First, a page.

By Nidhi Batra – Sehreeti
How many of us do really think of cities – as if it is of our own, as if it is something that we shape and how it really shapes us. Coming from the field of ‘urban’, it comes easy for me to root myself back into cities with every ‘occurrence’. However, most of the ‘citizens’ are not trained to have an eye to view cities. Just like beauty may lay in the eyes of the beholder, cities and their role also lies in the acts of its citizens. Many developmental schemes across the world – be it in situations of urban sanitation, health, education or environment keep talking about ‘behavioral change’ to address many latent issues in this part of the world which seem stuck even when large impetus of funding year after year are directed towards them. Toilets keep getting build – yet people don’t use them. The aid agencies then blame the ‘behavior’ of open defecation – as if it is something that is culturally rooted in the developing nations. People have no civic sense; they are too used to taking their lotta every morning and going for a stroll, and doing their job! People coming from rural context, have no understanding of sanitation! I really wonder if all of that is true.
Recently I was part of a closed discussion on a research under the PUSH project of USAID with CURE and Finalmile. They had an interesting approach to understand the ‘defecation’ issues in respect to public community toilets. They mapped ‘emotions’ of people while using public toilets and pointed out how various aspects of safety, security, cleanliness, time etc play a very pivotal role in pushing people back to open defecation rather than utilizing public toilets. Design and management of these utilities emerged an issue in itself. What that pointed was that it wasn’t the ‘behavior of people that was the issue, rather the behavior of the planner and management’ which was an issue. Programs of behavioral change never work. They assume that ‘people do not know’ and need to be ‘educated’. Instead probably it is time the planners and governing bodies need to educate towards the needs and desires of the community. People knowingly or unknowingly behave the way they do in cities – and it is not just their past ‘rural’ background that should be blamed.
I also had an opportunity to give a lecture in Delhi University to students of ‘non-urban’ background on cities and environment . Before the lecture I was wondering how do you start talking about cities to people who are not from this field or who have not directly ever engaged with the cities. However, to my pleasant surprise – all it took was driving the discussion from the experiences each one of them had in their own small towns and the metropolitan city of Delhi. Knowingly or unknowingly they were participating in the process of ‘city making’. They just never sat down to ‘think about it’. The lecture was to orient them to environmental issues in the city. And it was a success – atleast for me and hoping for them. They were amazed at certain aspects such as the ‘concept of grey water’ and they were in resonance to other aspects ‘ such as making buildings that are in sync with climate’. Depending on the location where they came from they were able to site examples how their own home may have large windows to allow air – or how their houses are packed together if coming from an arid climate. Some aspects finally made sense to them –such as disasters of Chennai flooding is as man-induced as natural. On issues of ‘ganda nala’ of the city – and how it is not really ‘ganda’- atleast wasn’t supposed to be. They were excited to see examples of cities which have successfully reviatlised their dying rivers and wanted the same for our own Yamuna. At the end – they had many many questions – which is the best that you can expect! The seed of urban thinking was planted!!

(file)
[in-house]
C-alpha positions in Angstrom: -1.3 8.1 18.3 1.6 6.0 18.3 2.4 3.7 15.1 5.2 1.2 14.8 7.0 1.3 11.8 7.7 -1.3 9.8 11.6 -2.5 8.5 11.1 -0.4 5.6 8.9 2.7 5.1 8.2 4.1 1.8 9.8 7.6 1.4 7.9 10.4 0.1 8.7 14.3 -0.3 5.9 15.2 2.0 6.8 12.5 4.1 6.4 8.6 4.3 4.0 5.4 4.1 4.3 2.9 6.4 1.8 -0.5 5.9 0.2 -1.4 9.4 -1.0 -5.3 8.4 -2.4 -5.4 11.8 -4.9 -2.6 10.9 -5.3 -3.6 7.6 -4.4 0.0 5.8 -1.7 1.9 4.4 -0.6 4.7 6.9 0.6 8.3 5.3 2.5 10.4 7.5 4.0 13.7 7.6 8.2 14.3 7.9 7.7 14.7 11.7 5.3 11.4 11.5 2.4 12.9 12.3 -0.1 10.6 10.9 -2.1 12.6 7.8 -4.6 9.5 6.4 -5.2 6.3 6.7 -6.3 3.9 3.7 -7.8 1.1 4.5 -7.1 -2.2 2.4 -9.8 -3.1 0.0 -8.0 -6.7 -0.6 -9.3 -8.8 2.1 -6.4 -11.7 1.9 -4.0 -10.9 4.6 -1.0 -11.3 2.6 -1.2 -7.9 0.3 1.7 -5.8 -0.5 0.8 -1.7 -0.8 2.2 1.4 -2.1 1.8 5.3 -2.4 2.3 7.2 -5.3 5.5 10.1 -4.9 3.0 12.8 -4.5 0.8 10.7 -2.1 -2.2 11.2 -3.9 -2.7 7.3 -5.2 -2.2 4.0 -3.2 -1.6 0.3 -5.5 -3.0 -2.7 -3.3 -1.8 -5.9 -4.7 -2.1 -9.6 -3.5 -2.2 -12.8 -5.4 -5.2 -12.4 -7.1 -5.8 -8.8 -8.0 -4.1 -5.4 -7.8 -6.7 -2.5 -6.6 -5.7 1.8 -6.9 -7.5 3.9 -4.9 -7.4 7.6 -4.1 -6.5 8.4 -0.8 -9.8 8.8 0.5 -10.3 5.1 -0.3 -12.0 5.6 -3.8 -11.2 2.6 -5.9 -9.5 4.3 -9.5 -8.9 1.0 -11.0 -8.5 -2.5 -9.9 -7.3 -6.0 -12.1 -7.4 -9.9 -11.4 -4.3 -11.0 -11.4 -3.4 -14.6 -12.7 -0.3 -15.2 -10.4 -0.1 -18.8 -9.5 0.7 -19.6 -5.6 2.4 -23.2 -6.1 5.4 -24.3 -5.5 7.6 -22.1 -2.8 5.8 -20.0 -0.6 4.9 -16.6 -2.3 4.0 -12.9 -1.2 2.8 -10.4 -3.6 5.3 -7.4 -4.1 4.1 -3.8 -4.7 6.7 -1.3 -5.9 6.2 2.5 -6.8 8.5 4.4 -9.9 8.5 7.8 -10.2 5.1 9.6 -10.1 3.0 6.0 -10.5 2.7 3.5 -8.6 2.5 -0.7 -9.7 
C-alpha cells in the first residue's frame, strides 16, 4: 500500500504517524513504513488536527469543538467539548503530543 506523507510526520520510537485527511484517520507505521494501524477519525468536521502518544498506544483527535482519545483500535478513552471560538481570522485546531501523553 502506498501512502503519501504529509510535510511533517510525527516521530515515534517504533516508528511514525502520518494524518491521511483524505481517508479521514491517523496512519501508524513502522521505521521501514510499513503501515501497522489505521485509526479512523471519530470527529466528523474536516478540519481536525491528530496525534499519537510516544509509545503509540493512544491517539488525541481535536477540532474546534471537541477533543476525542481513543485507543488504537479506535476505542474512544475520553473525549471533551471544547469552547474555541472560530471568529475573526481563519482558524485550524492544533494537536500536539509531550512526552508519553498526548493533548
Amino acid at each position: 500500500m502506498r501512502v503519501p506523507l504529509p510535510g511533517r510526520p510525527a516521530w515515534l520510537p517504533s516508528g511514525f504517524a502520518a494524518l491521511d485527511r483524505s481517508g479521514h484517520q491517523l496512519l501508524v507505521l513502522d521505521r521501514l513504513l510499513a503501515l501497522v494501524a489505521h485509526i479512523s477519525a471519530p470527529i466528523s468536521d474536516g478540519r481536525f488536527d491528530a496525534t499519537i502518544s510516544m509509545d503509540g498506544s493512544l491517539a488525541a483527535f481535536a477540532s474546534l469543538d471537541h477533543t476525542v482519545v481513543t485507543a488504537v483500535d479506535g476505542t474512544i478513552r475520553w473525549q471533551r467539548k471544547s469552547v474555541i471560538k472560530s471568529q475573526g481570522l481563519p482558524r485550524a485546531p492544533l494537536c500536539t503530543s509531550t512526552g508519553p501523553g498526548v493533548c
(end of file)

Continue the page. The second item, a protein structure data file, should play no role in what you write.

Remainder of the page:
Environmental education is becoming a subject that is slowly being offered in colleges and is even infiltrating school education. Various schools are taking initiative to encourage students to know about various natural disasters that could occur in their own area or how they really could do rain water harvesting. This is a great start. However, learning from my experience in various participatory planning exercises and the zest of students from non-urban fields, I do feel that ‘Cites’ need to be introduced to all – from early on. Cities are part of the everyday experience and it should not be left to the ‘trained’ to enjoy, question and ideate on its making. Students from across various fields – will be in the positions of making decision on cities later in life- being part of the governance, bureaucracy or citizenry. They need to know and appreciate the cities. They need to know how to express their concerns and they need to know how to participate in cities.
In our traditional settlements, there existed a lineage of oral history, customs and practices that revolved around the settlement. A tribe in Chhattisgarh never makes permanent houses- jst rounds up some twigs makes a hut for the night and move on – because they respect the ‘forest’ as a resource, and sacred. Sustainable living therefore to them is not a grand new idea – instead is part of their everyday. Various settlements of Delhi were build around practices of rain water harvesting – be it step wells of tanks. Most traditional settlements had ‘pit toilets’ in their homes or at community level to dispose sewage. They never disposed it in the river. These traditional settlements, some might say were not ‘urban’. However it is only in this modern process of urbanization, that we may have lost our urban civic sense – and now demands a behavioral change from the people.
Cities are our collective lived experience. We should permit all to engage in it. We need to value people and their behavior. We need to root our cities back into the resource of commons. We need to celebrate that each one of us is shaped by the city and each one of us shapes it.